I’m intrigued with FREE news weeklies, or even possibly FREE print dailies. It would preserve the ability to deliver ROP and preprint advertising along with classifieds. Free would also eliminate issues like the COST of selling and maintaining subscriptions, etc. Delivery would remain a problem. You’d have to put out tons of FREE boxes and deliver them to many homes. This expense would need to be funded by increased circulation so you could have higher ad dollars. Of course this might be a better model for London or New York than the more rural/suburban Birmingham market.

    As for digital delivery, I’m not sure you’ll be able to sustain a pay model for newspapers these days. As long as TV stations are FREE with some substantial content then why pay for something like al.com? People will always prefer the Cheaper option unless there is a true premium benefit.

    That premium benefit is found in something like the Financial Times ($8.25 per month)or WSJ. Also recruiting sites are a similar type of highly specialized/niche market. These work well.

    As an aside, just think of the goldmine that newspapers pissed away by refusing to cover recruiting! They had the infrastructure, the expertise and market domination to own the world of recruiting coverage. But reporters looked down on recruiting for so many years and BOOM—today Rivals and Scout make buckets of money.

    But back to digital delivery. I’m skeptical as to how this will work. The Sporting News free daily available by email is OK, but I hardly ever open the email and read it. And it is delivered to my email. Why is that? Much of the time I look for things specifically via routine surfing or GOOGLE. The truth is that if it isn’t in Google then it isn’t going to be found by the vast majority of readers.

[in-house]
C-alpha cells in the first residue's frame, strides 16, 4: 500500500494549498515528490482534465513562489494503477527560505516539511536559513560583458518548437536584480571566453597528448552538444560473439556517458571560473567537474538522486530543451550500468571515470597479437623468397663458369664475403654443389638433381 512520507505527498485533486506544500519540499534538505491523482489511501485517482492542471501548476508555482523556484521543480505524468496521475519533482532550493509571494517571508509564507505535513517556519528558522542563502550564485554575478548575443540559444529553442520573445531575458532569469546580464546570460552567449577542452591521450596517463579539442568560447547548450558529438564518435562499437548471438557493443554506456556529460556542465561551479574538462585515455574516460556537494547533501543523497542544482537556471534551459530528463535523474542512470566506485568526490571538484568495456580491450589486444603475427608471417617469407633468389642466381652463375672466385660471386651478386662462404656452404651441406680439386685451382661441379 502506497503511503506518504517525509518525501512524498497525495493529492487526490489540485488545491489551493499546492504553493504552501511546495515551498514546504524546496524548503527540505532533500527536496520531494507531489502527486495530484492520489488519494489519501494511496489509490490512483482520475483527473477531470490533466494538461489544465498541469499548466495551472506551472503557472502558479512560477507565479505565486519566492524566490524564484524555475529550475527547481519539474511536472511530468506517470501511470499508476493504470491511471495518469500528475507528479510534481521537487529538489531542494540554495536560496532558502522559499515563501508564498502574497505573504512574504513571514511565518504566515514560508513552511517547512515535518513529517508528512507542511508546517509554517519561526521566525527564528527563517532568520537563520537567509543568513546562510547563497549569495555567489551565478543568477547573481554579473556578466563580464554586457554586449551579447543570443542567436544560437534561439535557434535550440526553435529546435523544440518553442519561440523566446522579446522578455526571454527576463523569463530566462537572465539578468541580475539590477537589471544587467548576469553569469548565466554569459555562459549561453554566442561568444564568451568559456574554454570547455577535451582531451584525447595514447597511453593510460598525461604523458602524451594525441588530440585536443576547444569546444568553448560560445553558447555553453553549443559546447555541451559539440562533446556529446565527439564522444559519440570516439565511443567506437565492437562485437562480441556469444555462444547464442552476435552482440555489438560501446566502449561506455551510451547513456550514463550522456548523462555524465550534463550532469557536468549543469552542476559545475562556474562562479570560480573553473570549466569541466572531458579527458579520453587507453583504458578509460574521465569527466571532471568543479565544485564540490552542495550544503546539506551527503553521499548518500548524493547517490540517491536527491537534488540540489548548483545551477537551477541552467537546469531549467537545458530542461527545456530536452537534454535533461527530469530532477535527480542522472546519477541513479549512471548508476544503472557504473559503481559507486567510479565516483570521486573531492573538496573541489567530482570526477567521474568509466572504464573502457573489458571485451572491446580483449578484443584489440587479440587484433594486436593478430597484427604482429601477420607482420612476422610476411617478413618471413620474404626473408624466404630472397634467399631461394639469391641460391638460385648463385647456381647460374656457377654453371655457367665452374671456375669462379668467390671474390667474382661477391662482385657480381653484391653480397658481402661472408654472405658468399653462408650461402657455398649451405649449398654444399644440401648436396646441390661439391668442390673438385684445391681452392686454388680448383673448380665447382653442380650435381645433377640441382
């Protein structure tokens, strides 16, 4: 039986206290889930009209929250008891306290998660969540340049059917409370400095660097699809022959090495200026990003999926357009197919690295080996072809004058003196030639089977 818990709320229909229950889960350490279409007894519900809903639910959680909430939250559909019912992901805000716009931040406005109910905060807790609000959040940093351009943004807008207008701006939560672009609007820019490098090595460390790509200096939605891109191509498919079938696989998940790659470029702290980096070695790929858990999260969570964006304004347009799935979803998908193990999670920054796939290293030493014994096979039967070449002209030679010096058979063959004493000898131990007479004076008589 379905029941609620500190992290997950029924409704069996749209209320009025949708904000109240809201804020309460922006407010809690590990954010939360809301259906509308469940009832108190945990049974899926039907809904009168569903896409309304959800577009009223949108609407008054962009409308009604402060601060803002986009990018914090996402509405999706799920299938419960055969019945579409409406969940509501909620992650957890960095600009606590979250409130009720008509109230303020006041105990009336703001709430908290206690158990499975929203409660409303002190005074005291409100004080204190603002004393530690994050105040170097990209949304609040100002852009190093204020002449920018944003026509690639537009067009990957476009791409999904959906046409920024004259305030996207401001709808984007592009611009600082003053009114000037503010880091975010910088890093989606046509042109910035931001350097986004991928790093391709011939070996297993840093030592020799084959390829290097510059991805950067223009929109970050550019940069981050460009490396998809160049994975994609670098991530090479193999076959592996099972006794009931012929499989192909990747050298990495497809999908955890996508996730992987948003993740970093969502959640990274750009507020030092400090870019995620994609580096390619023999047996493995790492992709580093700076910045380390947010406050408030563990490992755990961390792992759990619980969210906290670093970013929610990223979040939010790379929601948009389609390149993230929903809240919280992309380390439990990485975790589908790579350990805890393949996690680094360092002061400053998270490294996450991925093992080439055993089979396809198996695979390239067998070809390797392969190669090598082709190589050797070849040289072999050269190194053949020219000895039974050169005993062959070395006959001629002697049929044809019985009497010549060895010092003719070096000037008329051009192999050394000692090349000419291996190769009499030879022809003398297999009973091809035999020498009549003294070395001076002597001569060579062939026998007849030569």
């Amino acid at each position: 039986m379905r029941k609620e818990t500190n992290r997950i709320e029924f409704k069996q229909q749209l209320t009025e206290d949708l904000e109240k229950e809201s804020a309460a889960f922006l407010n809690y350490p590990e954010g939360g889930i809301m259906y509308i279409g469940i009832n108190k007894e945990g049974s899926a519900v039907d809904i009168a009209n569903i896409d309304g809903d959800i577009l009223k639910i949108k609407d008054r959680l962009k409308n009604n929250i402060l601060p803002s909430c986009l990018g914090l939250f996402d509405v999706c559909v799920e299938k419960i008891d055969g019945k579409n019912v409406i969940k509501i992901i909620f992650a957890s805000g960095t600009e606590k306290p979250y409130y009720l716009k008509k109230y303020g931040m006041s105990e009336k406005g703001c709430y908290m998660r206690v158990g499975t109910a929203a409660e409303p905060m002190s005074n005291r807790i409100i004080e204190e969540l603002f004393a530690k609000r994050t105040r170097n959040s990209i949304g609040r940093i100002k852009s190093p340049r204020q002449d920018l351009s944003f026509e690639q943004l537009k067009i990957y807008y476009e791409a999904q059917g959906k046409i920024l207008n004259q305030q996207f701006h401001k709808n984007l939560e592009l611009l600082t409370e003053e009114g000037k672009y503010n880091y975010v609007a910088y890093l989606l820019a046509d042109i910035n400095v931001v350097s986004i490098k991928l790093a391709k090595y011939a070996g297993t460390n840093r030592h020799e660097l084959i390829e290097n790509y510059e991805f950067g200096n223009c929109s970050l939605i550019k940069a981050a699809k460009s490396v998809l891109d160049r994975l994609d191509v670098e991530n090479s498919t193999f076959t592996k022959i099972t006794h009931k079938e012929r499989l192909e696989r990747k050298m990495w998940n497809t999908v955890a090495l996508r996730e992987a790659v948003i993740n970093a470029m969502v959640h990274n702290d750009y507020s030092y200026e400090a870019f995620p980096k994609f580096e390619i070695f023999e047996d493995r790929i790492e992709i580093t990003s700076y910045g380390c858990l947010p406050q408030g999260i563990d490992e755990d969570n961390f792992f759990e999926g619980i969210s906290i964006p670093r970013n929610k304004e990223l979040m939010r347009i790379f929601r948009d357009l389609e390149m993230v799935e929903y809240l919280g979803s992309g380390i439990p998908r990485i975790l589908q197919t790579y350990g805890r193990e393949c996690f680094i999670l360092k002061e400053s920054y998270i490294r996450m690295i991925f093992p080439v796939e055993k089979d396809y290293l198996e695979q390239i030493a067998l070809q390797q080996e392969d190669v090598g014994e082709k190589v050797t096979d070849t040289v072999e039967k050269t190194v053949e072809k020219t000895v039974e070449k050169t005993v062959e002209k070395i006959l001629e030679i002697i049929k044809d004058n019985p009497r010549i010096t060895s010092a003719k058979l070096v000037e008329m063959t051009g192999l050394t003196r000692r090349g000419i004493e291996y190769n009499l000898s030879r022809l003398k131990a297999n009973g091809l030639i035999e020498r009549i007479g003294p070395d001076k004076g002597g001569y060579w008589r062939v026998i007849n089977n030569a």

What are your thoughts?

  13. Hunter Ford February 11, 2010 at 1:31 pm #

    I think newspapers will evolve into news organization, the key word in newspaper is not paper, but NEWS.

    I believe that it the printed versions will be around for the rest of our lifetime, although I see a time soon where there will very few printed.

    i wonder how magazines like Newswek are doing? I used to have subscriptions to Time, Newsweek and Sports Illustrated.

    Also Rolling Stone. Most great investigative journalism I’ve ever read came from sources like that.

    If you’re in a doctor’s office or other waiting room you can still pick up a magazine like those, even if they are months, even year or two old, and get some interesting reads. They ysually keep up with technology, science, politics and other things and do so in the form I like.

    By the way my grandfather had a longtime subscription to National Geographic which he kept library style in large book shelves. I still love pulling old issues and poring over them.

    (Not just for the natives either I REALLY READ the articles) HA HA

  14. tydzbk March 14, 2010 at 3:26 pm #

    we have subscribed to news for 30 years and have written sports editor several times over the last year about coverage differences in UA and AU. they are totally unconcerned–sports editor did not give courteousy of a response until we spoke to news editor and relayed that. i sincerely believe there is an agenda there ( pro AU ) with any coverage given to Alabama being put in a most negative light. we are cancelling subscription after years and told them we get all our Bama info(and great articles I might add) from Mobile Press Regiter online. when we visit out condo every summer in August i am amazed at all the great practice info we get from the Mobile paper. we will no longer support this useless, biased,local birmingham rag.

  15. formereditor January 3, 2013 at 7:11 am #

    Gee, Hunter, what about all those times you applied for a job at The Birmingham News, but didn’t make the cut. Could that be the source of your disdain?